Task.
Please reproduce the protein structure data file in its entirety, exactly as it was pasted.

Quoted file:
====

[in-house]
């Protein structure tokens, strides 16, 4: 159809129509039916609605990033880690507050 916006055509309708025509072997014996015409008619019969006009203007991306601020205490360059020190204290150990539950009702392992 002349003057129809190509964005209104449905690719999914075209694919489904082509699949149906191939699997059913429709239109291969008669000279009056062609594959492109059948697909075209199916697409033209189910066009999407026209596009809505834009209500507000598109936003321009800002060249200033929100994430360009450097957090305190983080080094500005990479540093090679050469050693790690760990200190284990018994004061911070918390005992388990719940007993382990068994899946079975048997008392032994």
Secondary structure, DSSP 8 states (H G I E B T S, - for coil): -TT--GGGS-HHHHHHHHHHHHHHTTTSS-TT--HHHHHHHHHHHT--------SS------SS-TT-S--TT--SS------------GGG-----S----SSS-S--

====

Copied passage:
[in-house]
């Protein structure tokens, strides 16, 4: 159809129509039916609605990033880690507050 916006055509309708025509072997014996015409008619019969006009203007991306601020205490360059020190204290150990539950009702392992 002349003057129809190509964005209104449905690719999914075209694919489904082509699949149906191939699997059913429709239109291969008669000279009056062609594959492109059948697909075209199916697409033209189910066009999407026209596009809505834009209500507000598109936003321009800002060249200033929100994430360009450097957090305190983080080094500005990479540093090679050469050693790690760990200190284990018994004061911070918390005992388990719940007993382990068994899946079975048997008392032994």
Secondary structure, DSSP 8 states (H G I E B T S, - for coil): -TT--GGGS-HHHHHHHHHHHHHHTTTSS-TT--HHHHHHHHHHHT--------SS------SS-TT-S--TT--SS------------GGG-----S----SSS-S--